Theories of peacemaking are apparently more important than reality.
Surprise! There’s a silly letter to President Obama about the current Gaza conflict from oldline Protestant and liberal Catholic groups essentially siding with Hamas and against Israel.
As U.S. churches and Christian organizations, we join others worldwide who are calling for an immediate end to the violence — as well as its underlying causes — in Palestine and Israel. As the situation continues to deteriorate, and horrendous death and destruction mount in Gaza, we are called by conscience to say, “Enough.”
What do these church groups identify as the "underlying causes?" Might it be that Hamas officially rejects Israel’s existence and fights for its eradication? No! The underlying cause is Israeli injustice towards Palestinians.
Note there is no direct criticism here from the church groups of Hamas "firing rockets into Israel." Just critique of the "oppressive Israeli blockade."
Again, no criticism here from the church groups of Hamas, which is dedicated to perpetual violent struggle and seeks to erect an Islamist state over all Palestinian Territories and over Israel. The church groups are just interested in "deeper injustices" by Israel.
Oh, how nice, here finally the church groups do seemingly disapprove of Hamas’ "indiscriminate" rocket attacks. But Israel’s defense against the rockets is just as bad, they assert, if not worse.
The church groups want Israel’s "occupation" to end, without defining what is occupied. Hamas views all of Israel as an "occupation." Do the church groups disagree?
These church groups want to investigate, and actually would like to end, all U.S. military aid for Israel. They are not interested in how United Nations funding for Gaza, supported by the U.S., facilitates Hamas’ reign of terror.
Again, the church groups don’t define what is occupied nor do they acknowledge Hamas’ understanding of "occupation. "
The church groups again conflate Israeli self defense with Hamas terror. They do not explain how endorsing the Hamas narrative of perpetual grievance fuels peace instead of stoking more war.
Protestant and Catholic endorsors of this fatuous appeal for "peace" are the American Friends Service Committee, Conference of Major Superiors of Men, Friends Committee on National Legislation, Global Ministries of the Christian Church (Disciples of Christ) and United Church of Christ, Maryknoll Office for Global Concerns, Mennonite Central Committee U.S., Office of Social Justice of the Christian Reformed Church, Pax Christi International, Sisters of Mercy of the Americas’ Extended Justice Team, United Church of Christ, Justice and Witness Ministries, and United Methodist General Board of Church and Society.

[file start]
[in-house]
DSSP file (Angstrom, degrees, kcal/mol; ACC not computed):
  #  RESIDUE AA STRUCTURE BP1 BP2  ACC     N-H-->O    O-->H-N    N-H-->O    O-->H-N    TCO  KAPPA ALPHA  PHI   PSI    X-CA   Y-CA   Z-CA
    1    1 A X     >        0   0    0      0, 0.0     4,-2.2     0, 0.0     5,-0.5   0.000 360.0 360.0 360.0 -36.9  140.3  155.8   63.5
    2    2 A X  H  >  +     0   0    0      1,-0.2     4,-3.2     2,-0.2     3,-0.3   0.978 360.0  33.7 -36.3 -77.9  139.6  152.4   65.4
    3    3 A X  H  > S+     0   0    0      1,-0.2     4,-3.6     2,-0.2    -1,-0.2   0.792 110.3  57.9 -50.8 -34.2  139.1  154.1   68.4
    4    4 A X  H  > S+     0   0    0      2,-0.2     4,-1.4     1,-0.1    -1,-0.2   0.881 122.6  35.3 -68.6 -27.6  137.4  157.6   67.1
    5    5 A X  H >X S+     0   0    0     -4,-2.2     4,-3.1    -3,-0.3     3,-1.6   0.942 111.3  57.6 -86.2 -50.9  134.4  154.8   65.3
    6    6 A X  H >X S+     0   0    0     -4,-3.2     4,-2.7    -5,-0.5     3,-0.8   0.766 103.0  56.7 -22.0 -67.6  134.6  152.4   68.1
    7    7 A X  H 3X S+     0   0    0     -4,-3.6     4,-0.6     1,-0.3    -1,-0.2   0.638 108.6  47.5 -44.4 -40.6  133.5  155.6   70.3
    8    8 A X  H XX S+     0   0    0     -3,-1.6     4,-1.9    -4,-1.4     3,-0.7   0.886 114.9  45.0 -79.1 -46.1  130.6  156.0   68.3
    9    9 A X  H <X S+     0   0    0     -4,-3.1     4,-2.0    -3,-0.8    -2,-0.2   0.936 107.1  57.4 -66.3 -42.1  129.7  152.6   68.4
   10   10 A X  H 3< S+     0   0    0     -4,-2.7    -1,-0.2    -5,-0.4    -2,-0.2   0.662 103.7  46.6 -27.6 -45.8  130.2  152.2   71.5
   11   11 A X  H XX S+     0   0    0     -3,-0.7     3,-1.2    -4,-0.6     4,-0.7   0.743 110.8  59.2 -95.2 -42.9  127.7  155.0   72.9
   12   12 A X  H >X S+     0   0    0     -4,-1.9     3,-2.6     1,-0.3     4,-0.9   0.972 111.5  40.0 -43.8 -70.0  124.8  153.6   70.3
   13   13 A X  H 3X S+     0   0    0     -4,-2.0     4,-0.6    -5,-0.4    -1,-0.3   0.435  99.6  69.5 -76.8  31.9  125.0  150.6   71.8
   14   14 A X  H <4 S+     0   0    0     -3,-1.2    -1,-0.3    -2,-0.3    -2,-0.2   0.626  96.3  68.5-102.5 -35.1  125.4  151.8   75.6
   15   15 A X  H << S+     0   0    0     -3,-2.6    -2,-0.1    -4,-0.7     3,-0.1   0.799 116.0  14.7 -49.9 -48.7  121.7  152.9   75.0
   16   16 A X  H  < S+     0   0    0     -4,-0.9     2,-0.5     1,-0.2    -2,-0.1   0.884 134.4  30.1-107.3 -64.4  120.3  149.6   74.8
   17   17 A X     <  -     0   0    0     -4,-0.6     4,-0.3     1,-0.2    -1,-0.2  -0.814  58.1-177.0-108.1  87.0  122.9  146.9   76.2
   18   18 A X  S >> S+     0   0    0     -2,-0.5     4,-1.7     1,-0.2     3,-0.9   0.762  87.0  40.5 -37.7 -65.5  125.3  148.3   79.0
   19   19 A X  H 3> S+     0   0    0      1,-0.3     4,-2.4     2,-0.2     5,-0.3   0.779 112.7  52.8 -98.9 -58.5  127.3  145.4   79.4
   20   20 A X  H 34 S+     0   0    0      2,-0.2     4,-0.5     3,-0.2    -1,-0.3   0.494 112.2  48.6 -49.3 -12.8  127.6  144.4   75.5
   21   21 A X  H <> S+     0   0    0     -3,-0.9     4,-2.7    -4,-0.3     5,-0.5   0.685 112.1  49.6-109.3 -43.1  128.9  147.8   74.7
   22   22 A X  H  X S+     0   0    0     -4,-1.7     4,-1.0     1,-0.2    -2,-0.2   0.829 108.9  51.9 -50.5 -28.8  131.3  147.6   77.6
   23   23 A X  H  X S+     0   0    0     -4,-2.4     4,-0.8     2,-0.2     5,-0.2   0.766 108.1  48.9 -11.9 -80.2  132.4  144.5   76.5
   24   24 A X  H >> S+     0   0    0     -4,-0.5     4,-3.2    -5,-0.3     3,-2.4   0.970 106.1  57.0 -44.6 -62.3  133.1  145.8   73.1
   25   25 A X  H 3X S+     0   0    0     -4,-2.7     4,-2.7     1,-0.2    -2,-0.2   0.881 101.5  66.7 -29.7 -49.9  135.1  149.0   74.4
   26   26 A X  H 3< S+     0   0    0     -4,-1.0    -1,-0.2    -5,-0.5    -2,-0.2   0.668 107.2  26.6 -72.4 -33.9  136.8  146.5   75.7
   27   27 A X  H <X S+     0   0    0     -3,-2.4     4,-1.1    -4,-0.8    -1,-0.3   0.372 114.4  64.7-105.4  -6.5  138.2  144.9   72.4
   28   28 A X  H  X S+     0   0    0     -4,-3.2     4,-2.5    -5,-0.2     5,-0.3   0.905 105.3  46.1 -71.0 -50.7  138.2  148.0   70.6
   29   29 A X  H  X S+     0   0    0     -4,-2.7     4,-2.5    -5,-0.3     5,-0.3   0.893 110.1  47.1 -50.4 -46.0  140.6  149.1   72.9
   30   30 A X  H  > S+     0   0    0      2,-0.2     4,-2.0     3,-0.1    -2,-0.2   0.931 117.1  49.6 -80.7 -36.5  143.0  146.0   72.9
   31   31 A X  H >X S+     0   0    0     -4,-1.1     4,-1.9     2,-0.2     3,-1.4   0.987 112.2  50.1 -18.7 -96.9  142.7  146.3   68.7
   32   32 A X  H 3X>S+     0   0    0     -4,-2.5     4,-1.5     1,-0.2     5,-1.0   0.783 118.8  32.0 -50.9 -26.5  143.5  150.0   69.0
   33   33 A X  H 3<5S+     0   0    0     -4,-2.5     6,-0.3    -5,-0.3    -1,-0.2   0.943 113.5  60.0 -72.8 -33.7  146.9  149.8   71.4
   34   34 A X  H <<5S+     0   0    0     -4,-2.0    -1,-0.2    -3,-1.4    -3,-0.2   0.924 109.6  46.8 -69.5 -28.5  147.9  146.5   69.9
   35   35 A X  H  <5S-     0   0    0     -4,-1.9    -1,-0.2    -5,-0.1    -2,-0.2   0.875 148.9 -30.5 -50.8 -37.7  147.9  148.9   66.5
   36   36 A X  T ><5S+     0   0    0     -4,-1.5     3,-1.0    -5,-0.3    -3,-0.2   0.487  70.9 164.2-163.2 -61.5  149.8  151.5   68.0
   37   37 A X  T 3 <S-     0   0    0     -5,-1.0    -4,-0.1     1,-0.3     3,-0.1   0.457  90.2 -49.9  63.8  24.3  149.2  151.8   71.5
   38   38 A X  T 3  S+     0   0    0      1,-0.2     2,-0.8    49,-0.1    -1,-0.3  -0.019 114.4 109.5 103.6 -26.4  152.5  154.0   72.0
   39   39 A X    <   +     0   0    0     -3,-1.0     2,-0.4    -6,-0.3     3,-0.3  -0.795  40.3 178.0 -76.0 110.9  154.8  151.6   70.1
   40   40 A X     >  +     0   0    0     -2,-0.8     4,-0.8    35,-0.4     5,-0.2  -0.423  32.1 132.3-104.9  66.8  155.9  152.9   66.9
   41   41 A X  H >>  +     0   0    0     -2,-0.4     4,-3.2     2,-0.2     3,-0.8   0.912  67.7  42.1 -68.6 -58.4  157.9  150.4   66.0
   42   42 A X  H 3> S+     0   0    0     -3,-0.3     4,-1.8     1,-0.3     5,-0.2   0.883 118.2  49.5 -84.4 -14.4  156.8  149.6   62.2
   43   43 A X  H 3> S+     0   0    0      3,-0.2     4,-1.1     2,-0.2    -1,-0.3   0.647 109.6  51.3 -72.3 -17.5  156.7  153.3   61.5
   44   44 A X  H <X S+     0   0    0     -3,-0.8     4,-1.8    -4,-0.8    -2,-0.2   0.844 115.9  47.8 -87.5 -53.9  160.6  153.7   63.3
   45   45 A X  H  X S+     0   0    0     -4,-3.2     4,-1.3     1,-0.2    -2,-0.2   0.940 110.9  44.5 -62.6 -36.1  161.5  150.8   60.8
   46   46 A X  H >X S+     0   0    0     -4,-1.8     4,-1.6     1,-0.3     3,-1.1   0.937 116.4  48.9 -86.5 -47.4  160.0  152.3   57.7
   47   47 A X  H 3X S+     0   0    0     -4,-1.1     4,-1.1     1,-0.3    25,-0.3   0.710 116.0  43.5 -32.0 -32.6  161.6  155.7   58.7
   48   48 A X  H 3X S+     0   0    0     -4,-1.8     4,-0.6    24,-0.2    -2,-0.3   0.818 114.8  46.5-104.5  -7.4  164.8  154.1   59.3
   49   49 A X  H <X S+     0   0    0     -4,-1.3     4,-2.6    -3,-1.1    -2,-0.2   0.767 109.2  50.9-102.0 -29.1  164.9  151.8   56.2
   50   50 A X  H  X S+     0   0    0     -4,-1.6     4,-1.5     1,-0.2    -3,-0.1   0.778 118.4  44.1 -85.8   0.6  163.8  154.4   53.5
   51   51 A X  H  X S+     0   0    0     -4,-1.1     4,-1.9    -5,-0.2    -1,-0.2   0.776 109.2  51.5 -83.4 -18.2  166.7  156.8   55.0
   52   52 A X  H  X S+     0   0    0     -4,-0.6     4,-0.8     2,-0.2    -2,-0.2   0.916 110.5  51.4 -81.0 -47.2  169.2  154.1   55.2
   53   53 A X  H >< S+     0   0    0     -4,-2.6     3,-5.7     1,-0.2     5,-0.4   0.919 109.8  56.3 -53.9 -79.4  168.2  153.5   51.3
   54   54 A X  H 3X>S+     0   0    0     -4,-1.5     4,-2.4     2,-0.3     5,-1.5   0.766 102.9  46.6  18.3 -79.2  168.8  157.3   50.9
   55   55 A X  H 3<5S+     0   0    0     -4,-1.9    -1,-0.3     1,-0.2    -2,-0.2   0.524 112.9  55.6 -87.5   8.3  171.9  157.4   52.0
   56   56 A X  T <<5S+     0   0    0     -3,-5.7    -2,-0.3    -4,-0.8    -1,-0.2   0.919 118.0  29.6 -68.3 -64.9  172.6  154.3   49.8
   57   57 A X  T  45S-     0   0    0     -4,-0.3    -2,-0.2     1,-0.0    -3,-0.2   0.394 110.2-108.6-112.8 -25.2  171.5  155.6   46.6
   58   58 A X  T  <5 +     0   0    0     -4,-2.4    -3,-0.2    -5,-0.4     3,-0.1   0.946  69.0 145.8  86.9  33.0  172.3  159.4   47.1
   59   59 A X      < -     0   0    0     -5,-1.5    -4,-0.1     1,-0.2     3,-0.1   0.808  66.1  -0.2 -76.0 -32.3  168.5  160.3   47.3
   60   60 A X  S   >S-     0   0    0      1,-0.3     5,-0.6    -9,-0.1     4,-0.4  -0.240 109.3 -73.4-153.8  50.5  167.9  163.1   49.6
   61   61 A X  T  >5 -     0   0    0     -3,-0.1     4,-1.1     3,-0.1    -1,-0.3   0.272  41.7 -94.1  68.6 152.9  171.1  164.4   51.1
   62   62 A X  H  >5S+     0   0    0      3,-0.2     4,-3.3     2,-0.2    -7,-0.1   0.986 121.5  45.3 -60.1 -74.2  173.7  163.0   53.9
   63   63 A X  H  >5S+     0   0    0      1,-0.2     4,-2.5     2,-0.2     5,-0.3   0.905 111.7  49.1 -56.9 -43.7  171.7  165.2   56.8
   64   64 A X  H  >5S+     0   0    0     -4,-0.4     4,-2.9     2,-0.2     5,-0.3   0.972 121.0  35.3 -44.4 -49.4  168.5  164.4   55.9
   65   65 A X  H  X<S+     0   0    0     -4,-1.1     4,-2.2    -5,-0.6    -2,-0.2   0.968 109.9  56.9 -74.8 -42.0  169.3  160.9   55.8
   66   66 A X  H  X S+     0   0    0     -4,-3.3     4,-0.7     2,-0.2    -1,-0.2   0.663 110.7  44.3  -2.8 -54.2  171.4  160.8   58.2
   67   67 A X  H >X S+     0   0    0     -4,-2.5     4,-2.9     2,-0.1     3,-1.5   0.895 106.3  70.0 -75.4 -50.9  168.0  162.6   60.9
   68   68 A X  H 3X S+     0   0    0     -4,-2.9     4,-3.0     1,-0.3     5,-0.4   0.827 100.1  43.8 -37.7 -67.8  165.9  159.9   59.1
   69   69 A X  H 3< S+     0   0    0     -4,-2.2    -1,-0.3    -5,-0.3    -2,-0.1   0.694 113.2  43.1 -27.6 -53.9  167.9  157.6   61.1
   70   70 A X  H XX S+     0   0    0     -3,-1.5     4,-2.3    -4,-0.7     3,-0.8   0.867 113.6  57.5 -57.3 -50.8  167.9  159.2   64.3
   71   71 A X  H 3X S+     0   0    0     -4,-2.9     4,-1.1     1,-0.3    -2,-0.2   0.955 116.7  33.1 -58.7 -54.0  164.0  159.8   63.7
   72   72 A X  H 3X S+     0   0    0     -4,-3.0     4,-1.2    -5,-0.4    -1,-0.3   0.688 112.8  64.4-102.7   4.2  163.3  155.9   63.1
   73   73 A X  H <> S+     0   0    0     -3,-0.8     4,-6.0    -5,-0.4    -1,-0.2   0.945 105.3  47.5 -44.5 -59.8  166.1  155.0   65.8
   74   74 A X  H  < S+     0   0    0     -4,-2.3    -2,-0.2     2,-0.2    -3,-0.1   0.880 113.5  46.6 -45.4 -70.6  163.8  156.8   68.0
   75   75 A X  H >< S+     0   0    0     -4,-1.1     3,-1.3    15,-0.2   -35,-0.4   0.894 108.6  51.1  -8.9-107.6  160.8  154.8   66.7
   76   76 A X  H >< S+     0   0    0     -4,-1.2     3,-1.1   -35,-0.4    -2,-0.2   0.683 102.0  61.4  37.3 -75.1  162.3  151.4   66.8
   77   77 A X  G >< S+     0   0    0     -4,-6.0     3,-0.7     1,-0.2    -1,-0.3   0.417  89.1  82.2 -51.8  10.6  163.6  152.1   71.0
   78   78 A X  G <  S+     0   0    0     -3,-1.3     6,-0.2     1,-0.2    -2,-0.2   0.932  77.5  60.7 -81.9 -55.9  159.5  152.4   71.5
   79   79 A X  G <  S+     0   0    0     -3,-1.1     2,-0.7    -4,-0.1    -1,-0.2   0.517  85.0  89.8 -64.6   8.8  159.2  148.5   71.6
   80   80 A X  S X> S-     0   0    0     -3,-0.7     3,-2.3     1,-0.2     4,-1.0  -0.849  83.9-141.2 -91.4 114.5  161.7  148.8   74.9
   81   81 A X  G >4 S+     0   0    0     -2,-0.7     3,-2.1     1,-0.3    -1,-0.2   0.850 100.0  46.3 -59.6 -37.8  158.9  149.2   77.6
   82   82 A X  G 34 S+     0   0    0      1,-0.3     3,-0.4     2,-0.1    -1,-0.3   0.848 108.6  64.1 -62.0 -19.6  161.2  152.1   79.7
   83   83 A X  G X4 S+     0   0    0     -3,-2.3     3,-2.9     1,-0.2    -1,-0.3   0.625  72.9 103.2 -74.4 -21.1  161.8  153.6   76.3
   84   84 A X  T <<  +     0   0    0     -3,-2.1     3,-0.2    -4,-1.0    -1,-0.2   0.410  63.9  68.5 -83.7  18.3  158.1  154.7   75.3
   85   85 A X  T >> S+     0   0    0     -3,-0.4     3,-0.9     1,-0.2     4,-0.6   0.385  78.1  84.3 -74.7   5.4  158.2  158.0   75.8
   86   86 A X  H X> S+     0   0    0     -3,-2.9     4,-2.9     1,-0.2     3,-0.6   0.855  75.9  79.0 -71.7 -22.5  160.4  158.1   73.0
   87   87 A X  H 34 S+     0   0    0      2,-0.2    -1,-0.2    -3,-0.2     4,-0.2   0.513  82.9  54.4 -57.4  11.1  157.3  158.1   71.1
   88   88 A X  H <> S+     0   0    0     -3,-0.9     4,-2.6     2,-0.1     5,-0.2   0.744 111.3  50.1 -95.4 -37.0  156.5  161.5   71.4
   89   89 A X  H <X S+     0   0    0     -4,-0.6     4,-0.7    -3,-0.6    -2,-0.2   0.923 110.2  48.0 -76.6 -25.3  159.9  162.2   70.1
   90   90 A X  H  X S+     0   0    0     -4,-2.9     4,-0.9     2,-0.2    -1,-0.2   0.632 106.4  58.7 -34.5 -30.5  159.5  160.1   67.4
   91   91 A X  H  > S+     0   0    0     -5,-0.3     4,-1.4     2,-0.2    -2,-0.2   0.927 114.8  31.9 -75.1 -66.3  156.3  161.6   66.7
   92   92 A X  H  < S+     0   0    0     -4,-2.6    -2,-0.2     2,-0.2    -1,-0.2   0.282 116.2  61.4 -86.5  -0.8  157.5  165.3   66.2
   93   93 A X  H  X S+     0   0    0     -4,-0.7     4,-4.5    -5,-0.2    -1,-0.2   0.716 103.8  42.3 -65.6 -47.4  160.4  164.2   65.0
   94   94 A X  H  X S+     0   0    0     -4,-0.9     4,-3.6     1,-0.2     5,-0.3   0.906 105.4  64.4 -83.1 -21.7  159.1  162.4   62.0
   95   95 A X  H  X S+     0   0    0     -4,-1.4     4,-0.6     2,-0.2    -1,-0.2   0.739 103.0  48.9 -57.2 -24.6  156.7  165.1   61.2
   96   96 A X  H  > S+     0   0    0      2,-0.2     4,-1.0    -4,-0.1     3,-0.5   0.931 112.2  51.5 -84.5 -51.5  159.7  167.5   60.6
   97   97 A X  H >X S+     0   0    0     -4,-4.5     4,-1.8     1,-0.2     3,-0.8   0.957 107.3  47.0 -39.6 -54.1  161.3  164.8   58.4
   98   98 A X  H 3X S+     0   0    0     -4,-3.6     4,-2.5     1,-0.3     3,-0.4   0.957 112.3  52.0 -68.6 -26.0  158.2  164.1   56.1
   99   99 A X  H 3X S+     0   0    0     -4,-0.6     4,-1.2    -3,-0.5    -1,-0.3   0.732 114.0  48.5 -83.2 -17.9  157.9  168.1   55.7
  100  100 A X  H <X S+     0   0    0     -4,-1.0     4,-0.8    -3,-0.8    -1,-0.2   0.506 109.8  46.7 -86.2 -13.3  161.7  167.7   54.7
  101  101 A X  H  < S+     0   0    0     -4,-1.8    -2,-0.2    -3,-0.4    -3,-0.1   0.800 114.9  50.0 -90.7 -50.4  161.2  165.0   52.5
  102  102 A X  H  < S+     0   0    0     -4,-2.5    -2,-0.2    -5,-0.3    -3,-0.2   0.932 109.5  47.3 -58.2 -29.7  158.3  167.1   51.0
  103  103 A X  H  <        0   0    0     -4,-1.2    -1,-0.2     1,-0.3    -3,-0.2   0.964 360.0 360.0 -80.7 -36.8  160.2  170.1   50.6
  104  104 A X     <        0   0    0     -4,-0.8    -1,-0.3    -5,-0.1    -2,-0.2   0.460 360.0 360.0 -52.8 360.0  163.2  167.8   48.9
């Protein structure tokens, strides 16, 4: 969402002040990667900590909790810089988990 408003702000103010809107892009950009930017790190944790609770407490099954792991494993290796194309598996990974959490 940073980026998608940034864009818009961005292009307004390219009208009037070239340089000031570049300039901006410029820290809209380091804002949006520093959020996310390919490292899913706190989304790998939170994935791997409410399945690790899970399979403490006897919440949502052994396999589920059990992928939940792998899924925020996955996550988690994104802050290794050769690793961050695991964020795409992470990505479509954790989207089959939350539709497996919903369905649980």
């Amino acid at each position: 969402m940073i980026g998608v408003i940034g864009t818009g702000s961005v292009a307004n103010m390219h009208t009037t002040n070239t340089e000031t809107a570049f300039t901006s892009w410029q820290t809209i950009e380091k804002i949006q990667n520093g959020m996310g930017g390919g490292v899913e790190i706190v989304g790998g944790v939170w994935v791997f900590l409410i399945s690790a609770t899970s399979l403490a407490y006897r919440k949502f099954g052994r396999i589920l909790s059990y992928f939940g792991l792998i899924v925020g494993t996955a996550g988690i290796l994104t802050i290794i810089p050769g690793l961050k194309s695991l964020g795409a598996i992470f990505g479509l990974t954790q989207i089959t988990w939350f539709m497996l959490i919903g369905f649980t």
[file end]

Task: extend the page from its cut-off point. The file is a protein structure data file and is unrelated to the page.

Last month there was a poll of Palestinian opinion showing that fewer than 30 percent of Palestinians favor living peacefully alongside Israel in two states. Instead, 60 percent favor as a national goal for the next five years "reclaiming all of historic Palestine from the river to the sea." Sixty eight percent in Gaza favor eradicating Israel, while 54 percent in West Bank favor it. How lovely.
So how does one side negotiate peace when the other side not only rejects peace but favors eradication of their adversary? These types of clueless church groups who appealed to Obama over Gaza never explain. They bring to their Middle East analysis the same utopian detachment from reality that they typically apply everywhere else. They think others i.e. Israel should essentially disarm and surrender, even if it means self destruction.
For them, abstract theories of peacemaking are more important than reality in a fallen world.
Christian political witness rooted in Christian teaching acknowledges states’ obligation to defend their people. It also recognizes that aggression and hatred are endemic to this world, and in statecraft appeasement and detached impartiality are not virtues but vices that engender greater injustice and further conflict.
Fortunately, almost nobody takes seriously the fantasy advocacy of the Maryknollers or the United Methodist political lobby. But their example offers an instructive model for how thoughtful Christians should not speak.